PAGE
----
Professors brew innovative projects in Nicaragua

 

Imagine some future morning. Bleary-eyed, you crawl out of bed and stumble to the kitchen. You hit a button on a machine that roasts raw coffee beans, grinds them, and brews them up fresh.

Now, imagine that you know not only what country the beans come from, but the name of the farmer who grew them and that a fair price was paid for those beans. It might be the best go-go juice you've ever tasted, and it's also good for your conscience.

Too good to be true? Not if an interdisciplinary project undertaken by marketing professor Paul Lane and engineering professor John Farris takes off. They're working on developing a single machine that can perform all of those tasks, while setting up a business model that will help farmers get a better price for their beans. They have made five trips to Nicaragua over the past few years, working to create innovative and sustainable projects that can improve lives both here and there.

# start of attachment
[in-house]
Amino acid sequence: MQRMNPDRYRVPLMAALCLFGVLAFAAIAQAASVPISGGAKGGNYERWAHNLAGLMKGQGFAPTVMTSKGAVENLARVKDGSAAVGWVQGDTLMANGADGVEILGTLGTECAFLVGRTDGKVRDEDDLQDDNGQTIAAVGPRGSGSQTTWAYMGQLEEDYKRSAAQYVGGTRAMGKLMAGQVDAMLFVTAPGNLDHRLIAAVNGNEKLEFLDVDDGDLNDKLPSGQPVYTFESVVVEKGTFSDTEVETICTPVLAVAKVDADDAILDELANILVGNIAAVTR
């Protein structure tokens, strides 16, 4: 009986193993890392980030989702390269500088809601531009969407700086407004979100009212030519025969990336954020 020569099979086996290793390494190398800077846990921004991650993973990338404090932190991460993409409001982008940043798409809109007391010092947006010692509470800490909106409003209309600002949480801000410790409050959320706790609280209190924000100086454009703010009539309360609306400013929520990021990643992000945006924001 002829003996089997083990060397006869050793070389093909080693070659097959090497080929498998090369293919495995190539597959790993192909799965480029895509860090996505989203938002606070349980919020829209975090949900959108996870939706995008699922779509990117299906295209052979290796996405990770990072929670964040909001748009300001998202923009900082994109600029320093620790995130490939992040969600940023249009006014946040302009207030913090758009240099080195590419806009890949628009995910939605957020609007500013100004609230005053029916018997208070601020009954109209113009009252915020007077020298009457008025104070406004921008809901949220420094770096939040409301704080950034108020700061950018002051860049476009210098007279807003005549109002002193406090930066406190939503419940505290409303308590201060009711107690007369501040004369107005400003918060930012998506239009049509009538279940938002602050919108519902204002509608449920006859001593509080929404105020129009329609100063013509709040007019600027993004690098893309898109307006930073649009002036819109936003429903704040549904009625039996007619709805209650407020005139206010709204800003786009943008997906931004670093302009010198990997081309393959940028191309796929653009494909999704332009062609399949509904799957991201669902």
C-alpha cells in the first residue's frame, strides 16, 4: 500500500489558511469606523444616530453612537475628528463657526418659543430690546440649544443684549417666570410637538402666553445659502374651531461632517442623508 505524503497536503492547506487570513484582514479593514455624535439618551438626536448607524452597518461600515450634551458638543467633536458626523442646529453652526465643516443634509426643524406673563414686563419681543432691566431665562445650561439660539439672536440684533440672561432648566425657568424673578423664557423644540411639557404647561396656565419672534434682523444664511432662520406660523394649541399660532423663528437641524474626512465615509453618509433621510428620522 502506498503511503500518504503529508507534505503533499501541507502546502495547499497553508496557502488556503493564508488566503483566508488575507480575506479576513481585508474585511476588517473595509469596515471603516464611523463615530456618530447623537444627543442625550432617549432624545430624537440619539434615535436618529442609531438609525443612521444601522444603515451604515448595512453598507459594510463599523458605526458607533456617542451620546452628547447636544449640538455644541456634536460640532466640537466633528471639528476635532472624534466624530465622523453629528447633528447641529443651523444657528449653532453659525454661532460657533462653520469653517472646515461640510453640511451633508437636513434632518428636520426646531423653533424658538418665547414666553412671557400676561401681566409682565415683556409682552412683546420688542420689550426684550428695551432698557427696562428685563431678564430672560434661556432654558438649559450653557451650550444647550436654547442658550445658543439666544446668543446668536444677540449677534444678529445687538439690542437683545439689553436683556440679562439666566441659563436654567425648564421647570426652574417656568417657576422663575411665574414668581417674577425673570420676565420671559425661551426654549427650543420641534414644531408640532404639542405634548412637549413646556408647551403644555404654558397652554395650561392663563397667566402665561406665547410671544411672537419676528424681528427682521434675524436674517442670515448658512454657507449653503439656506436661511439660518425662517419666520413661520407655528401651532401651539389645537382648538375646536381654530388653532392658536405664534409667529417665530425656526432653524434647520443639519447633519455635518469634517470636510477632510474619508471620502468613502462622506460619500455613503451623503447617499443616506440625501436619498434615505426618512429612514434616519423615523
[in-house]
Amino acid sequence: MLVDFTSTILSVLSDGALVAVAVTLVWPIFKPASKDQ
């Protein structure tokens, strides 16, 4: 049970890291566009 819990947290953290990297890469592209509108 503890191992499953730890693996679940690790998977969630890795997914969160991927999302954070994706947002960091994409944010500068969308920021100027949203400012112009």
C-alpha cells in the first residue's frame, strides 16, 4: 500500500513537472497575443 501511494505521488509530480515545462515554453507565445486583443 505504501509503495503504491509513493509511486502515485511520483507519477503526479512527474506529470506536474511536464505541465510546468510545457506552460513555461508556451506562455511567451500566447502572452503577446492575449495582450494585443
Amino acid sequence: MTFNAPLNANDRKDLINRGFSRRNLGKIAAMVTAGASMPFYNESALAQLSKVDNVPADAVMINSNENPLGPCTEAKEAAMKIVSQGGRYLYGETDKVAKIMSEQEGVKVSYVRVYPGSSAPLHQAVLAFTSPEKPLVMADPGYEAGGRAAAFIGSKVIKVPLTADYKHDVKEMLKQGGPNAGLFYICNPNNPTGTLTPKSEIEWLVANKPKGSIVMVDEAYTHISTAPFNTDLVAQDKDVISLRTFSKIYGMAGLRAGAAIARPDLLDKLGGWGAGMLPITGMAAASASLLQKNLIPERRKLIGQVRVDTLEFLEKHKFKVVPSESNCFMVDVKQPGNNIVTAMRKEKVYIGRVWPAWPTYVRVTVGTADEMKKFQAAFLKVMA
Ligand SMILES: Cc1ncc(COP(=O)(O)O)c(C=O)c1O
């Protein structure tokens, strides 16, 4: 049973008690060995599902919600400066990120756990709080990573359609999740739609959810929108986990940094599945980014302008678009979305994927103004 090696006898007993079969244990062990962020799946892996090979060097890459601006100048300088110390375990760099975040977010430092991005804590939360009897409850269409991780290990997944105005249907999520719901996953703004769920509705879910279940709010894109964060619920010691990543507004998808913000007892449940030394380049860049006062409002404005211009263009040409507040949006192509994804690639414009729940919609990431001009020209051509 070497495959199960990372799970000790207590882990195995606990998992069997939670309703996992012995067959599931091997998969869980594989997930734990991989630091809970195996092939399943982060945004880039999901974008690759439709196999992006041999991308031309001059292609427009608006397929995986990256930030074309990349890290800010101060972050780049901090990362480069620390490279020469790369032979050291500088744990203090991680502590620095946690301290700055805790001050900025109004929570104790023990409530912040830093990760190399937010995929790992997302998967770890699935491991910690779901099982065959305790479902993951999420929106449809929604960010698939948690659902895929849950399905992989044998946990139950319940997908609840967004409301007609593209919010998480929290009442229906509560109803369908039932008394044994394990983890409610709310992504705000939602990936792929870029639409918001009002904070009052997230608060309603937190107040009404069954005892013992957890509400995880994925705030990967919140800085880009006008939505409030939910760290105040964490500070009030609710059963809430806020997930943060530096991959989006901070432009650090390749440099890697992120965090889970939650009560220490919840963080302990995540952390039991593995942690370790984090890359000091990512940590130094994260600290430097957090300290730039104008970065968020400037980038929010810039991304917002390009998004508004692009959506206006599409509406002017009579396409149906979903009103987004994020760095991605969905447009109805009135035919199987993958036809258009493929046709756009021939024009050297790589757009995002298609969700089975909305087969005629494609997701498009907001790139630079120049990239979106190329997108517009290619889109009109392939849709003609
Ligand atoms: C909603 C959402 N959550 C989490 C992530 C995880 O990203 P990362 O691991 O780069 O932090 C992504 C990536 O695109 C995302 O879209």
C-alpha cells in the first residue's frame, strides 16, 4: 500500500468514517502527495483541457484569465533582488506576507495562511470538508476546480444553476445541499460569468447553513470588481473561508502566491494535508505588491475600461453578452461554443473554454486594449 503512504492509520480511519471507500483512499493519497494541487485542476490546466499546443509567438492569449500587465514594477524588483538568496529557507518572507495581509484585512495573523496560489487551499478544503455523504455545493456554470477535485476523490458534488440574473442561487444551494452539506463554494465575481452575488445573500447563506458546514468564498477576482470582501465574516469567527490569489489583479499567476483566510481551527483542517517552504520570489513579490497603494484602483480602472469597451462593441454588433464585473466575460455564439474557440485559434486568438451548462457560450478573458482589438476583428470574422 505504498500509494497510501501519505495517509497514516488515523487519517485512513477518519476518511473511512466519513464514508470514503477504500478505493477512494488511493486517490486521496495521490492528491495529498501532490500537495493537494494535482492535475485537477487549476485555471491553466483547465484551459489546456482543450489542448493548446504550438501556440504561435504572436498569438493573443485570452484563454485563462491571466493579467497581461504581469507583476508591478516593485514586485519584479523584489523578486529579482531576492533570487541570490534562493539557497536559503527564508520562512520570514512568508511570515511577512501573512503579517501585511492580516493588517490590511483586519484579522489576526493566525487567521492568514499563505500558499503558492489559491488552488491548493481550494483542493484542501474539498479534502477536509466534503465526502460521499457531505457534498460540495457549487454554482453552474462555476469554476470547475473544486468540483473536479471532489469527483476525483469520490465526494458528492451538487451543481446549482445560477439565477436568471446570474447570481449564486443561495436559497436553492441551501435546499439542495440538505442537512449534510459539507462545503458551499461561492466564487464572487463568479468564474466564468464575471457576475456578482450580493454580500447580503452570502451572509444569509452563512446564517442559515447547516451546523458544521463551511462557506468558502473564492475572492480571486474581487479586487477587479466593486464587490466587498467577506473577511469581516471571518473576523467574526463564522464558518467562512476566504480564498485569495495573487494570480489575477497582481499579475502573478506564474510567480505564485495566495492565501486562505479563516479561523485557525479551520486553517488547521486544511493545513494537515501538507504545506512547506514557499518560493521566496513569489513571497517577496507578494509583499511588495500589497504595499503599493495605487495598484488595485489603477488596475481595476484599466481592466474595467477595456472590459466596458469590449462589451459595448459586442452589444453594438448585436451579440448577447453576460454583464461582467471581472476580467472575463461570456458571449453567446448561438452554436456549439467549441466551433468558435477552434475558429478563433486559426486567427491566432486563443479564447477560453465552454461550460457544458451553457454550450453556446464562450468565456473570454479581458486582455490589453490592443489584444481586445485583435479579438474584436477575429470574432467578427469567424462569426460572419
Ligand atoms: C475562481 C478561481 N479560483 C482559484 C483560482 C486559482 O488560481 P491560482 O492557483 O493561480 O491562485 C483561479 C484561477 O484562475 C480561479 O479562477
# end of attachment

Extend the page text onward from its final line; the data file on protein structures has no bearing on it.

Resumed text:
The promise of the coffee project inspired a new Nicaragua initiative that has Grand Valley faculty and students working with counterparts from Smith College in the U.S. and the Facultad Regional Multidisciplinaria (FAREM) and Universidad Popular de Nicaragua (UPONIC) in Nicaragua. Lane said he hopes this program will help improve life in Nicaragua, which has the second-poorest economy in the hemisphere.

We're not trying to bring them anything. We're trying to help them develop a process like the one we've developed here at Grand Valley that works within Nicaragua with Nicaraguan resources to develop products in Nicaragua that Nicaraguans can use. That's the exciting part of it, Lane said.

Participants worked in interdisciplinary teams to identify major problems that exist in the community and try to come up with products that could address those problems while still being affordable. Examples of products being developed include a mechanical fan that is powered by weights instead of electricity and can provide cooling. Another is a desk with a foot pedal underneath that can be used to power lights.